Yeah, this Nightline clip is way over the top, but it does offer a good summary of how Humans of New York managed to get the attention of pretty much everyone on the Internet and produce a bestselling book in the process. The dream of everyone participating in content marketing is to somehow combine the success of “authentic” projects like Mr. Stanton’s with promotional campaigns, so his origin story is something you might want to keep in mind. Just don’t use his stuff without his permission.
Posts Tagged ‘Humans of New York’
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Today our sister site AllFacebook brings us this story of very quick and (relatively) effective social media damage control on behalf of fashion giant DKNY.
In summary: Brandon Stanton is a New York-based photographer who runs the excellent Humans of New York page, where he posts his slice-of-life images of everyday New Yorkers and their fascinating outfits to more than half a million followers. Perfect content for an NY-centric fashion brand, no? DKNY agreed and approached Stanton with a promo opportunity, offering him $15,000 for 300 photos to use in store windows at locations “around the world.”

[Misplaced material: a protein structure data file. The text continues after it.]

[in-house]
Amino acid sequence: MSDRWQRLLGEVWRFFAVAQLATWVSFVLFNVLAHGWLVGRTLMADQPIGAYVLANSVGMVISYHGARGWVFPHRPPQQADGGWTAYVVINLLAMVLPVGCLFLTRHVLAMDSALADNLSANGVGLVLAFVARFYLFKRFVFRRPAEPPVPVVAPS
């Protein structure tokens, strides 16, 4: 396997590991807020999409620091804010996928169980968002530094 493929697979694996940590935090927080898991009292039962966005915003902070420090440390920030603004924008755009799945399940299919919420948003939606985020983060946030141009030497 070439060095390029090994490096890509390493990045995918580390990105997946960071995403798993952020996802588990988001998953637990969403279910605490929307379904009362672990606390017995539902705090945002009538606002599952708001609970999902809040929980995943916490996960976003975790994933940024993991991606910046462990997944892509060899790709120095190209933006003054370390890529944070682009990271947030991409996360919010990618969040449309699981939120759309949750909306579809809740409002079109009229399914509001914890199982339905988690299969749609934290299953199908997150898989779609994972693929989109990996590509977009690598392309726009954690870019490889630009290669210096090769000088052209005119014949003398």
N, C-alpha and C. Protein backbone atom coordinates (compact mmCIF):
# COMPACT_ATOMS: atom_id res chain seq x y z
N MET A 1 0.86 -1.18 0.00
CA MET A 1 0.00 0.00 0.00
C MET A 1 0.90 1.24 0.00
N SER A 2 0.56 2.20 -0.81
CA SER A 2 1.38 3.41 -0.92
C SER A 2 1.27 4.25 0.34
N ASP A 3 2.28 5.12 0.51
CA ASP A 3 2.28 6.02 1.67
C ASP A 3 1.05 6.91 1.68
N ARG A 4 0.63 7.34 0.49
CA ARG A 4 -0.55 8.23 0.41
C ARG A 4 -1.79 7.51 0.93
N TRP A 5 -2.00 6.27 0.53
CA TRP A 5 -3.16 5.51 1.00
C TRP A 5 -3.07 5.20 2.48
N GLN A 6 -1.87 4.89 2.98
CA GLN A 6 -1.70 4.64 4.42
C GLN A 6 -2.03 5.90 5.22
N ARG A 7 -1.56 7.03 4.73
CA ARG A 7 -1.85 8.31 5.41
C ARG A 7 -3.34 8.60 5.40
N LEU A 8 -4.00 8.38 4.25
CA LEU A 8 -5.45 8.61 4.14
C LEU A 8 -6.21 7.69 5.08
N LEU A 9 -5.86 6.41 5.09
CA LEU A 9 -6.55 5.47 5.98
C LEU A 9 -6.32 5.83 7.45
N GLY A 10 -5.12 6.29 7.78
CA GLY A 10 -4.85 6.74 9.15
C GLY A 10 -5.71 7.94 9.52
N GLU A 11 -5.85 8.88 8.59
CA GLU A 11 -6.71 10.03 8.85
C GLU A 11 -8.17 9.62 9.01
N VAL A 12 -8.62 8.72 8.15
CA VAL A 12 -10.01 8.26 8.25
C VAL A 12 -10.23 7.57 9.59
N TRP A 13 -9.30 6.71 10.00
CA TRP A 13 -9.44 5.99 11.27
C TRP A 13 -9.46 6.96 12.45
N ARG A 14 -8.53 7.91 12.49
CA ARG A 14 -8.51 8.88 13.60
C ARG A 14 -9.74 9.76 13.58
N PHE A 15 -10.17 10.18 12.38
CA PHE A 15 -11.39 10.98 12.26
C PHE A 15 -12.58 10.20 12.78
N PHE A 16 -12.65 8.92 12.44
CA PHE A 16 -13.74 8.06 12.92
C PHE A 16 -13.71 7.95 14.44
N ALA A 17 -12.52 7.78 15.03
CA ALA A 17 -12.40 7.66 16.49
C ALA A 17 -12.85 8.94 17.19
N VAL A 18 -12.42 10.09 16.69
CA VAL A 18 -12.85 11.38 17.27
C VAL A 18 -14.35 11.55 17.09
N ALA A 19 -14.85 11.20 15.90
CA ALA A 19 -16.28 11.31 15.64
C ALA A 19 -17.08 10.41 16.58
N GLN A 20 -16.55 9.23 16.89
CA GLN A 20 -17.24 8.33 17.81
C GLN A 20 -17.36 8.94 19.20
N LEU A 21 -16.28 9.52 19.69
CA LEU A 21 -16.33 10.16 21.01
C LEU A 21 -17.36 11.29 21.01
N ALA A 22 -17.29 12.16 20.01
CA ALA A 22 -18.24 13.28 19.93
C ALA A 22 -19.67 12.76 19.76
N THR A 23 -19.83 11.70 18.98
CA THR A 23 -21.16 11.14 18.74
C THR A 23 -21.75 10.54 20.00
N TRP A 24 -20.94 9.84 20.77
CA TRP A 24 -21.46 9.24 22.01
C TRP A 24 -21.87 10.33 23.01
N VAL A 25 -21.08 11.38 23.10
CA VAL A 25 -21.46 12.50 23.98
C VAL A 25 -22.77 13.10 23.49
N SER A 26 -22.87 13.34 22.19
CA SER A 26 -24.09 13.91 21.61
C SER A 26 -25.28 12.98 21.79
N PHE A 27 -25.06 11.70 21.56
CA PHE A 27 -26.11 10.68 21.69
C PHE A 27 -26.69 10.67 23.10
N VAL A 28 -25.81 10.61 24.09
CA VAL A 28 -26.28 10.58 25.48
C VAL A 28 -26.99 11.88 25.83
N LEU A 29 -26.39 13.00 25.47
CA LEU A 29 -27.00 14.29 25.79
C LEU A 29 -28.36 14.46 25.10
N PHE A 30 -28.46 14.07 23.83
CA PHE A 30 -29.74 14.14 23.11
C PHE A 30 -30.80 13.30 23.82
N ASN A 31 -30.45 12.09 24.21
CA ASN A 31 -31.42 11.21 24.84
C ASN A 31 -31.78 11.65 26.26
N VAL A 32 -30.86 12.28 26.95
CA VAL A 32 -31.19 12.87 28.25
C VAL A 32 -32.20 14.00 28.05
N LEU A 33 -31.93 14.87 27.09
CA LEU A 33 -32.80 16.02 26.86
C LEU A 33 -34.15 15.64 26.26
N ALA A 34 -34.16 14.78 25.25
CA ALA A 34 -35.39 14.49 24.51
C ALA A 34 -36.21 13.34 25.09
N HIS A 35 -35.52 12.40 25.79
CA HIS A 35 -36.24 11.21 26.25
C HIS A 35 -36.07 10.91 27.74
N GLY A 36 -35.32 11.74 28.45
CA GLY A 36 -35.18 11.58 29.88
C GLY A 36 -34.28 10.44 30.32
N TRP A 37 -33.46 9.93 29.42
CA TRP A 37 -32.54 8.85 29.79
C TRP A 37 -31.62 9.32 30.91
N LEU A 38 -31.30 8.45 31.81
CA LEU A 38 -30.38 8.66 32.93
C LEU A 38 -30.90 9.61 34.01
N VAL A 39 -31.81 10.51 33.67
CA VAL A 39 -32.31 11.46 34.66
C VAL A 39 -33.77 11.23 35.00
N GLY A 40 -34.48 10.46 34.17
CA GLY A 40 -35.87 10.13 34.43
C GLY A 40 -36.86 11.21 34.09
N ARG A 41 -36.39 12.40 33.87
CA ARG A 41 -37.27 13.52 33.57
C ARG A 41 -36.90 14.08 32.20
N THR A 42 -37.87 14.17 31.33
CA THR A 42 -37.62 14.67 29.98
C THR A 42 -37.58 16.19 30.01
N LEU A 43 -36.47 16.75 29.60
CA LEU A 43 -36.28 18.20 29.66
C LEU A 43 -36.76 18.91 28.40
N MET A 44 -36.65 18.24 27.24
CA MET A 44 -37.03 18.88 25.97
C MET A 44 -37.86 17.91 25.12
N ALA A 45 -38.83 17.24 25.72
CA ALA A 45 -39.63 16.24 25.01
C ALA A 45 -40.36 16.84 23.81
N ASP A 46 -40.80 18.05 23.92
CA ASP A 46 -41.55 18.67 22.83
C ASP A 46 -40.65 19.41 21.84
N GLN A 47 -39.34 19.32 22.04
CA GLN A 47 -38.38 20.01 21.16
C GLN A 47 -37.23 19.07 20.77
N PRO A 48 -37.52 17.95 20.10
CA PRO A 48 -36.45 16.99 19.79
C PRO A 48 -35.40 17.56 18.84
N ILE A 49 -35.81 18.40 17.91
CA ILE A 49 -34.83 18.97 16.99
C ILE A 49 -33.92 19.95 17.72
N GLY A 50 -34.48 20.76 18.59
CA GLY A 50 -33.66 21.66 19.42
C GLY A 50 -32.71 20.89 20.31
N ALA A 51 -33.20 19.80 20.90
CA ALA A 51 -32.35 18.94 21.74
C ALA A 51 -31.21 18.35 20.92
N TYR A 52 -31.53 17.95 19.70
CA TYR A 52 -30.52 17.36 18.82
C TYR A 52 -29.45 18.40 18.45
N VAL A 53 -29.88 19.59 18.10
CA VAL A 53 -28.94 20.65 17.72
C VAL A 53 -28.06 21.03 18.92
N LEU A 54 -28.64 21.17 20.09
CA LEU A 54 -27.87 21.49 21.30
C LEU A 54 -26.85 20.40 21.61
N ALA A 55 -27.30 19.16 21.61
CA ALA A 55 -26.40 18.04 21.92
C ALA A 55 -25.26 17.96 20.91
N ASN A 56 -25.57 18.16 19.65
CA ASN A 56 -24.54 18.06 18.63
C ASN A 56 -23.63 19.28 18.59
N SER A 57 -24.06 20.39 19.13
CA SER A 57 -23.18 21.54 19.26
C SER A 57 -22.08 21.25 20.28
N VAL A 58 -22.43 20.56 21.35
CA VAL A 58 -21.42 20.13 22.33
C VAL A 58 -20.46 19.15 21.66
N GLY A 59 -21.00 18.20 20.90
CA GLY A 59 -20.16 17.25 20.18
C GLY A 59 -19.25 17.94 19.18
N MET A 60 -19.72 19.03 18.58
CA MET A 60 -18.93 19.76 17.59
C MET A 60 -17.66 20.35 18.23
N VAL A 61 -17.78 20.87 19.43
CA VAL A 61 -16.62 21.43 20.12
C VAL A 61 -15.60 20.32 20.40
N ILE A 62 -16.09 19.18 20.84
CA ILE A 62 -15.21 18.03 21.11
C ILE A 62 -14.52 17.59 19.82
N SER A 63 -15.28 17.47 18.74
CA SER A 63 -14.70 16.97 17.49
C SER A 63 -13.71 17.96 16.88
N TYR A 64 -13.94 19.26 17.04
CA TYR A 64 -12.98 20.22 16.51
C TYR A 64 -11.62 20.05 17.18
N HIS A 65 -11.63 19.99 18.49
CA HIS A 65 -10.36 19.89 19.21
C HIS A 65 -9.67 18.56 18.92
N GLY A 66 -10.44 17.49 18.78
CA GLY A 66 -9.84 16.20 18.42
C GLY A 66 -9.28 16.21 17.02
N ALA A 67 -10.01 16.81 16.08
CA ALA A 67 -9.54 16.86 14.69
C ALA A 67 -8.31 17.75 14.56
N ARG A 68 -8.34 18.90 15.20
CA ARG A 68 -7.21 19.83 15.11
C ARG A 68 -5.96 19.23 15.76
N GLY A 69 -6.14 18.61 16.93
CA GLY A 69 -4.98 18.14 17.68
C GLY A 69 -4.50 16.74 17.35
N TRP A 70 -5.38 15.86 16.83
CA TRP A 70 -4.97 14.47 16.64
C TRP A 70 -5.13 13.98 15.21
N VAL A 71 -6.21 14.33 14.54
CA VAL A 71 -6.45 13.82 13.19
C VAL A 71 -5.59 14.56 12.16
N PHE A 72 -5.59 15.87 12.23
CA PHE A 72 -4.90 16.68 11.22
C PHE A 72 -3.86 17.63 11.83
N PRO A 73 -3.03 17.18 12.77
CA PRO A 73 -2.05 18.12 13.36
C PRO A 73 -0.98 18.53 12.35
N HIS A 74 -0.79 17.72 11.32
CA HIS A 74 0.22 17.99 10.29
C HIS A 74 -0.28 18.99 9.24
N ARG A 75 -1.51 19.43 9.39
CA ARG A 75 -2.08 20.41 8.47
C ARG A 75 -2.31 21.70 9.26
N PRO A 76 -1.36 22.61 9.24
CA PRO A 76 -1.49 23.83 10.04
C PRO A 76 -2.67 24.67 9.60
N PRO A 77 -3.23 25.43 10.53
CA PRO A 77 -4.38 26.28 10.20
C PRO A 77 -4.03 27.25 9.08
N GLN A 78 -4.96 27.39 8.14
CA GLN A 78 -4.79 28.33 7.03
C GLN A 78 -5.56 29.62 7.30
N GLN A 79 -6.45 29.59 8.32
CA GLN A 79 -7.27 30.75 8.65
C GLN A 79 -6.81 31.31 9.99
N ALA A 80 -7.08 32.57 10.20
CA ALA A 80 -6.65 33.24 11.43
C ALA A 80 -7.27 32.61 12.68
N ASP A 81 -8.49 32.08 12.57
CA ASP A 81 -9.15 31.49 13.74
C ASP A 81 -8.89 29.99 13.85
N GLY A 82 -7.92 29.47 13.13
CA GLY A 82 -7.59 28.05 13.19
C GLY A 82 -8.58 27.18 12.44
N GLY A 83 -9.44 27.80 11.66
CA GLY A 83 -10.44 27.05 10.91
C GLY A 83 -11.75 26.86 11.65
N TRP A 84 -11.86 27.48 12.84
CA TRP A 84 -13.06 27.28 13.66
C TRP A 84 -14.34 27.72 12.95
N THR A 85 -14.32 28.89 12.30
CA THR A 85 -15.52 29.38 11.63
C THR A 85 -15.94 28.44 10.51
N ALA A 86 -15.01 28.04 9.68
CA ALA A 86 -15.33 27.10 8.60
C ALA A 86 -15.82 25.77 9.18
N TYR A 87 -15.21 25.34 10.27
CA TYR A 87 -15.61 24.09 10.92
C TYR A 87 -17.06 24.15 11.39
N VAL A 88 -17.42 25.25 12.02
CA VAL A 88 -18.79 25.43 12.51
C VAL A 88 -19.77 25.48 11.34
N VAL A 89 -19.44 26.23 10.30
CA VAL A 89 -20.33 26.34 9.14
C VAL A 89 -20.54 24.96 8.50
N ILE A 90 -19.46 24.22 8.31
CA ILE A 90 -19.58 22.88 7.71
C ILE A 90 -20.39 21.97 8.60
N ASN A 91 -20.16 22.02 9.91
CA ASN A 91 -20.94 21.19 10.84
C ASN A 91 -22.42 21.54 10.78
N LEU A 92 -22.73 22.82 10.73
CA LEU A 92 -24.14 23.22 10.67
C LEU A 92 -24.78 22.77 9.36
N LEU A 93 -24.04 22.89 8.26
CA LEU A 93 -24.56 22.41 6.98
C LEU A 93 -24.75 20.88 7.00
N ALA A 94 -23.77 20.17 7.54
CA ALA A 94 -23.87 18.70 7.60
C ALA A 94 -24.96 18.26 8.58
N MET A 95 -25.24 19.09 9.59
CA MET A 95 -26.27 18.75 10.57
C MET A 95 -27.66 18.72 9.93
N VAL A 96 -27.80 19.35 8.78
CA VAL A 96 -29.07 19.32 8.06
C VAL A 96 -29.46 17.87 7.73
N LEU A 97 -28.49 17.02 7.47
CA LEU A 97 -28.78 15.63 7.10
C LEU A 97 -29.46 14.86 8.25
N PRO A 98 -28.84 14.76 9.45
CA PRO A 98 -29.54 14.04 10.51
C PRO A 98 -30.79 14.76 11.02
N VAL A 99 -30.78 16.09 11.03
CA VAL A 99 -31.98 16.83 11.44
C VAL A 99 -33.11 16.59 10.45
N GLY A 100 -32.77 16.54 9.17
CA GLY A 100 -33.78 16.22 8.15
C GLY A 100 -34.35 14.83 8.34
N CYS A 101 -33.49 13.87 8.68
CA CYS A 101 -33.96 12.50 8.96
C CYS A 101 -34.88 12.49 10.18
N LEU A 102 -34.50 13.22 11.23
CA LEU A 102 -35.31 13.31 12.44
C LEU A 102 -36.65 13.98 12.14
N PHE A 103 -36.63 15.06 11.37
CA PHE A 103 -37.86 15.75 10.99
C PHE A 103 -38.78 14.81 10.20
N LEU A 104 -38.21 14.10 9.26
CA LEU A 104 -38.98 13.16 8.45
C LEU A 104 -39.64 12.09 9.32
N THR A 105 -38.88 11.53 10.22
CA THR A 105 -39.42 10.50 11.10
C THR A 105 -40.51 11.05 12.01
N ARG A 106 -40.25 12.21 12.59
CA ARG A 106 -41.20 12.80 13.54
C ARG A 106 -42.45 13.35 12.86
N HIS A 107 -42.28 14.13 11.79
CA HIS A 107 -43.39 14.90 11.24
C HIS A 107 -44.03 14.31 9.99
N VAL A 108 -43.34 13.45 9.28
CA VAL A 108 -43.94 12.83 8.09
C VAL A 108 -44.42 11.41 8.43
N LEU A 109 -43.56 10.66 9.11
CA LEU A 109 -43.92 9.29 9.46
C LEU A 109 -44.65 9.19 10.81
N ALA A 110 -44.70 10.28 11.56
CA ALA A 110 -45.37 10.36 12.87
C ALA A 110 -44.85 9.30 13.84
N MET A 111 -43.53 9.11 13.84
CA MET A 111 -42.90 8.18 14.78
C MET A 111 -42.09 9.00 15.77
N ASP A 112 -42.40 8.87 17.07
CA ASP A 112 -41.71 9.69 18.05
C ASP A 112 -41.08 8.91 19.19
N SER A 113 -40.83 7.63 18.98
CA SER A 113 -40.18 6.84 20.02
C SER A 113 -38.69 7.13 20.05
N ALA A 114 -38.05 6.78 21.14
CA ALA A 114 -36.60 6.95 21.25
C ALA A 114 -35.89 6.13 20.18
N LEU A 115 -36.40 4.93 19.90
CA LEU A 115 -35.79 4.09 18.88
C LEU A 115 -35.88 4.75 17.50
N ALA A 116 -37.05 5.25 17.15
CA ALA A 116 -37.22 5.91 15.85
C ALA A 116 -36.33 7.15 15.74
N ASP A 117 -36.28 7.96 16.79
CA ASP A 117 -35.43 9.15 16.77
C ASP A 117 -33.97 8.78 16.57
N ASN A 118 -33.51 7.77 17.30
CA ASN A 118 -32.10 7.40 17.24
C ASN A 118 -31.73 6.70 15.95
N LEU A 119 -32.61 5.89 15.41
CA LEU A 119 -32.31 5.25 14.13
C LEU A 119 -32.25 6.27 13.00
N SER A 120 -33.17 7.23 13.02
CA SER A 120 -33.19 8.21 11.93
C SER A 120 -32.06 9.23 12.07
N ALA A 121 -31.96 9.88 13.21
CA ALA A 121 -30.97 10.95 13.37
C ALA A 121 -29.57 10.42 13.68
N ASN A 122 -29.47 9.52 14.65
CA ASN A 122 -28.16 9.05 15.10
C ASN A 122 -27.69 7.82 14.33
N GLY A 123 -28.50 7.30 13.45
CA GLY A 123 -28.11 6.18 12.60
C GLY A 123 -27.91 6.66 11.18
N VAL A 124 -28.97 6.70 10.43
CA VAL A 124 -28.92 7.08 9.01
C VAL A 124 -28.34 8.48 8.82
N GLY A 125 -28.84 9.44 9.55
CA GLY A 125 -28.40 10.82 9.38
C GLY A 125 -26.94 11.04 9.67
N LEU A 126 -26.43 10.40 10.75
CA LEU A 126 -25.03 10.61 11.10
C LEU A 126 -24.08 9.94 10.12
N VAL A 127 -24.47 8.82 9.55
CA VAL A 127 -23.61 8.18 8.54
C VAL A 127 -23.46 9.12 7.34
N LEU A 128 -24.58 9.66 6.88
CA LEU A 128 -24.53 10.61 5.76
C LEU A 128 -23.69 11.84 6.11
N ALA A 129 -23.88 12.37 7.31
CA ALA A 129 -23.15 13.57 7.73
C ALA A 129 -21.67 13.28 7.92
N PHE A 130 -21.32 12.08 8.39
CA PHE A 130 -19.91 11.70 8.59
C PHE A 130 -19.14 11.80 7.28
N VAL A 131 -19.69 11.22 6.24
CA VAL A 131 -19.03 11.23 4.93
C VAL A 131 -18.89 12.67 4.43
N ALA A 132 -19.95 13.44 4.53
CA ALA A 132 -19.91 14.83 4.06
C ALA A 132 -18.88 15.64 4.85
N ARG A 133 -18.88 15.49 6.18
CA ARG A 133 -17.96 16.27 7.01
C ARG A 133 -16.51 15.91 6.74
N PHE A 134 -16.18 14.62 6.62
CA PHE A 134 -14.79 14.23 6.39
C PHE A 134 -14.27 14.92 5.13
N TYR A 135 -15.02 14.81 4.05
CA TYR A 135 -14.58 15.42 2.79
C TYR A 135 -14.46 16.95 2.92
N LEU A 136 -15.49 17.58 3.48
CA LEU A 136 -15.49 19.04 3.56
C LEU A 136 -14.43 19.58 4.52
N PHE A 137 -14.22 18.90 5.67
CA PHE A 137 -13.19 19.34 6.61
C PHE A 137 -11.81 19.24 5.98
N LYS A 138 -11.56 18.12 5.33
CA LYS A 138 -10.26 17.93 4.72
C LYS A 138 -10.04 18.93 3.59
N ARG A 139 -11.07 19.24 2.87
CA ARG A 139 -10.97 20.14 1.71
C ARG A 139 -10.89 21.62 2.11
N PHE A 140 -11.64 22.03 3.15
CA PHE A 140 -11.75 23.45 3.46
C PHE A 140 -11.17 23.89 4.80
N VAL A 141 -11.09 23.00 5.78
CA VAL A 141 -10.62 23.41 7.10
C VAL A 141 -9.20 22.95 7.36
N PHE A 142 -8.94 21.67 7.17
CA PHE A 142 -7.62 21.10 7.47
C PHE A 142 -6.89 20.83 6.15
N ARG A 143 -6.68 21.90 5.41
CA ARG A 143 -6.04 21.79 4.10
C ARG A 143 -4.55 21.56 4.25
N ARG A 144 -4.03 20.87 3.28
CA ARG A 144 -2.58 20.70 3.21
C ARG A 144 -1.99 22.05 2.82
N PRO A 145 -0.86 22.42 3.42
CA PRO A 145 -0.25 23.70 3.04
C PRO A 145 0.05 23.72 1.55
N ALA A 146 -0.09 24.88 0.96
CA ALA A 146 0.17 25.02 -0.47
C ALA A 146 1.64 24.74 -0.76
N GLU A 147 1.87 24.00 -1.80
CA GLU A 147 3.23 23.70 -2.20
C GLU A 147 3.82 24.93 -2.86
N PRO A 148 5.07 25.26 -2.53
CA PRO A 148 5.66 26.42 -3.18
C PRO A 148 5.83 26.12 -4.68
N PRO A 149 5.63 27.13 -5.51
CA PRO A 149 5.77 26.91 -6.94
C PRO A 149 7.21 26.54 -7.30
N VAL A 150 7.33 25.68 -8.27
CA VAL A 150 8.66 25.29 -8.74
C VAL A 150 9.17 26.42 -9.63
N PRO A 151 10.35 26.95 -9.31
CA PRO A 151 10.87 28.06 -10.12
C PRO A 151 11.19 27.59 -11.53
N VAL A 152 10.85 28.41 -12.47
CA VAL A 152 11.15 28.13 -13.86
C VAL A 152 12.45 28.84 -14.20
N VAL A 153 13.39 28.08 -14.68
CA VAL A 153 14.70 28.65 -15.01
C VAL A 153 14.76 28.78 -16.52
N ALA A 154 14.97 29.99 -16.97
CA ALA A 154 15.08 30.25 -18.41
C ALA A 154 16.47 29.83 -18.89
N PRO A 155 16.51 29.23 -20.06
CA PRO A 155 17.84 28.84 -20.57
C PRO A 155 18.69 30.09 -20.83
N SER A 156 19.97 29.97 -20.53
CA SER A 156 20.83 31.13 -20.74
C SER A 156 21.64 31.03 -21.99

While interested, Stanton didn’t think the pay was enough and asked for more. DKNY declined but apparently decided to go through with its plan anyway–a fan sent him the featured photo of a window display at a DKNY outlet in Bangkok complete with dozens of his images, used “without [his] knowledge, and without compensation.”
Eww. Bad move.
In case you haven’t heard of “Humans of New York”, here’s a quick primer: The page, run by a photographer named Brandon, blew up on Facebook in recent months thanks to its candid portraits of the fascinating people who pass through our nation’s biggest city on any given day.
The project ran into some controversy recently when Brandon photographed an 18-year old New Yorker named Stella Boonshoft. Stella’s Body Love self-acceptance blog already had a significant online following when she ran into Brandon, but his decision to feature her intimate, underwear-only self portrait on his site increased the attention tenfold. In just over 12 hours, it attracted 270,000 likes, 10,000 shares and 2,600 comments—most supportive but some judgmental and dismissive.
The blog’s tone is unapologetic and somewhat confrontational: on her most-trafficked post, Stella writes “This is my body. Not yours…Meaning my size, IS NONE OF YOUR F*CKING BUSINESS.”
The duo’s viral success earned them an appearance on The Today Show, and this morning they talked to Savannah Guthrie about the trials and tribulations of virtual celebrity: